The Watchmen similarities don’t end with the principal characters the story is based around, though — Pax Americana also employs a tight, dense story structure that plays around freely with timelines and often employs mirror images of the same scene told from multiple perspectives, such as in the astonishing two-page spread above. Rest assured, it all makes perfect sense, but odds are you won’t catch it all on the first reading unless you’re, I dunno, Stephen Hawking or something.
And that’s part of the joy of a book like this, isn’t it? Make no mistake — if you’re not willing to invest a few hours, at least, of your time (not to mention $4.99 of your hard-earned money) into what Morrison and Quitely (along with colorist supreme Nathan Fairbairn, who imbues the world of Earth-4 with a distinctive palette all its own) have created here, you’re short-changing yourself, because this is a story that reveals more and more about itself with each successive re-read. As you continue to peruse its contents you’ll be able to glean which instances are integral to a full understanding of the complex proceedings and which are just clever structural gimmicks employed by the author to impress you, but it wouldn’t be a good mystery story — and Pax Americana is, in fact, a great mystery story, centered around the most consequential murder any society can endure, that of its leader — without a few red herrings being thrown into the mix. Heck, Morrison even takes a fun, albeit admittedly cheap, shot at his arch-enemy, Mark Millar, by deftly deconstructing the most pivotal sequence of Wanted and essentially copying it note-for-note while turning it on its ear at the same time, and has a bit of fun at the expense of the scene with Sally and Laurie Jupiet/Juspeczyk in Watchmen #2, as well. Gratuitous? Sure, but it works.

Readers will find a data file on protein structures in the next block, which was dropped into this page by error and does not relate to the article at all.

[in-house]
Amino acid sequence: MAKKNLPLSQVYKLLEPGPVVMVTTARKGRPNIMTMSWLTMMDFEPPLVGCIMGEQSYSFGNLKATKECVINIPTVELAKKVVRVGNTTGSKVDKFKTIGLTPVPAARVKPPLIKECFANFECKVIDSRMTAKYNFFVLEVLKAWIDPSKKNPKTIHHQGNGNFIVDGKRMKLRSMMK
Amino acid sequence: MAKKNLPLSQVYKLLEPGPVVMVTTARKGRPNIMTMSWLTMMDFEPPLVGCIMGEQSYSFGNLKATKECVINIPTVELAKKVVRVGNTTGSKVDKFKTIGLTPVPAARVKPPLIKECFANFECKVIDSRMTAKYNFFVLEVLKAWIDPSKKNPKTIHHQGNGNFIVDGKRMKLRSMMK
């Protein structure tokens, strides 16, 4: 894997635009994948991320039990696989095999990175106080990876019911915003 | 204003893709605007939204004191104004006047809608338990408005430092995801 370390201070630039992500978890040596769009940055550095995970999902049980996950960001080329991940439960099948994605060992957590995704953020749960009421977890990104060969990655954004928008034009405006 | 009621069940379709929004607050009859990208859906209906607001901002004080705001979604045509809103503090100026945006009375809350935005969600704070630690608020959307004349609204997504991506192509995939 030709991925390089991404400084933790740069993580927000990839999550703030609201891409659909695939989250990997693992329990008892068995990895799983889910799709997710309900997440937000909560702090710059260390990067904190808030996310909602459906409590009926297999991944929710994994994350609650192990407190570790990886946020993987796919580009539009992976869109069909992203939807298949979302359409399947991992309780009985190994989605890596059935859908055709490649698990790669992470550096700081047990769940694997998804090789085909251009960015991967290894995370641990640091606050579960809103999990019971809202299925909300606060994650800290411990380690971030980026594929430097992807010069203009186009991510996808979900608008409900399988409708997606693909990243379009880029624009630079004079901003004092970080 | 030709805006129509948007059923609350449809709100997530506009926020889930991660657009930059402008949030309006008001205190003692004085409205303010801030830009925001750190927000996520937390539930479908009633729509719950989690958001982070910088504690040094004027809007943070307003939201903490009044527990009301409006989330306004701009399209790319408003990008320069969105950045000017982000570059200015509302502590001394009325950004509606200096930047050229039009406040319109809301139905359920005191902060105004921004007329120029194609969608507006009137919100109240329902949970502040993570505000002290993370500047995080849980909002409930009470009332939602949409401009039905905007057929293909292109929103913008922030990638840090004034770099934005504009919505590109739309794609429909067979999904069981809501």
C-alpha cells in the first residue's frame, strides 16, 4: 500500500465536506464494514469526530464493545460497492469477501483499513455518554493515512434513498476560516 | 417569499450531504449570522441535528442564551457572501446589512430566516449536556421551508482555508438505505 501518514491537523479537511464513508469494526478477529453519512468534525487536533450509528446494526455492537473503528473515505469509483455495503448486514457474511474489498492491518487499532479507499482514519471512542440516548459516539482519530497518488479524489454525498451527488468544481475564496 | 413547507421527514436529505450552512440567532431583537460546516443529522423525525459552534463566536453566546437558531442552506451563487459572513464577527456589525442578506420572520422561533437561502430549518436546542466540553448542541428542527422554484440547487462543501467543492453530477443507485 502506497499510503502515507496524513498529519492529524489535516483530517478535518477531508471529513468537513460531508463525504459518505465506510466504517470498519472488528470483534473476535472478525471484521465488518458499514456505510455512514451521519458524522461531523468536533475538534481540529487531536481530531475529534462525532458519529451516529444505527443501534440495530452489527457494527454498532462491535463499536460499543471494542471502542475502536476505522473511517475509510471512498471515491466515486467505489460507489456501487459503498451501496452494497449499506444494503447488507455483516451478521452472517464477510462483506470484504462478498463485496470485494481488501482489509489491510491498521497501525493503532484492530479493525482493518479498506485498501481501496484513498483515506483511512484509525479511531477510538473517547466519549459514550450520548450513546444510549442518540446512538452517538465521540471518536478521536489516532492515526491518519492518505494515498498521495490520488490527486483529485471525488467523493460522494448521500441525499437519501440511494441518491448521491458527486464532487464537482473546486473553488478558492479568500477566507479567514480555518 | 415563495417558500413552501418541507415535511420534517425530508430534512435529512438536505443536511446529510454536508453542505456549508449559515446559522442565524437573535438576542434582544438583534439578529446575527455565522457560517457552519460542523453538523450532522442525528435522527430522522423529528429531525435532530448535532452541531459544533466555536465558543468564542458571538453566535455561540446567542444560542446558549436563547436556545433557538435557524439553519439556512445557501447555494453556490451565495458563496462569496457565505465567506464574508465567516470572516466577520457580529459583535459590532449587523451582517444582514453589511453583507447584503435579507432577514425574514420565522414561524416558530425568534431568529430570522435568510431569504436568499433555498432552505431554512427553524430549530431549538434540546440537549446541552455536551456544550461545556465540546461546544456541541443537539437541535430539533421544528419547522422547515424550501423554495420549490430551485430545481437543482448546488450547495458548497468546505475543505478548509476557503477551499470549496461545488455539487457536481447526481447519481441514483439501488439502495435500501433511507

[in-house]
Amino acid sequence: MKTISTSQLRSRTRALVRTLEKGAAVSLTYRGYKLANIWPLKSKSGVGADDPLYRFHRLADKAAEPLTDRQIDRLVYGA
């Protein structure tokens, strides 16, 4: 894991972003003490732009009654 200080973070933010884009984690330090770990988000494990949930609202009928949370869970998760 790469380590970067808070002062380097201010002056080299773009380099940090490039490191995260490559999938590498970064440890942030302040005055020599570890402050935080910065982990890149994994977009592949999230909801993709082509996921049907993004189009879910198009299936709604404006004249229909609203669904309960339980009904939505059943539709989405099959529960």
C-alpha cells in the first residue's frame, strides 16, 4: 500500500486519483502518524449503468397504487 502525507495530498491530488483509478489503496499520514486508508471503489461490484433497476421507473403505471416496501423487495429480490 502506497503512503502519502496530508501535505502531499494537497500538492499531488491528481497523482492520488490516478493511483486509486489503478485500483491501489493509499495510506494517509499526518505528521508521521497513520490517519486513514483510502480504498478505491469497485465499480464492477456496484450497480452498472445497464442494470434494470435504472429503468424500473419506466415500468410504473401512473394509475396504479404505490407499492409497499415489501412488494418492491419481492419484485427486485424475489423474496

The other ballsy move Morrison makes here is in asking the same fundamental question with his story that Moore and Gibbons did with Watchmen in terms of when is it right to sacrifice the few for the (supposed) good of the many, who “gets” to make that call, and how do they arrive at their decision? Granted, it’s a weighty theme that can’t be grappled with as comprehensively in one 40-page comic as it can in 12 separate 30-page comics, but I give him credit for essentially finding a way to tell multiple (hmmmm — a multiversity?) of stories here at once, given that there’s more going on in this one issue than most comics with a standard “A to Z” linear narrative manage to pack into a year’s worth of their pages, and by utilizing the same characters (again, essentially) that Watchmen used to deal with the same (again, essentially) themes and concepts, Morrison and Quitely aren’t so much aping Moore and Gibbons as they are answering them.
None of which is to say that Pax Americana is going to make people forget about Watchmen any time soon. Or even that it’s “as good” as Watchmen. Again, it’s much shorter, for one thing — but it’s certainly as intricate, arguably even moreso, certainly as demanding, and in the end, certainly as revelatory, at least for those with the patience to give it the detailed attention it both deserves and rewards (as an added plus, you needn’t even be invested in the other Multiversity comics to get on board with this one, it reads just fine on its own).
The comic of the year? Yeah, I can say that pretty easily — even though there’s a bunch of other stuff I haven’t read, and the year’s not over yet.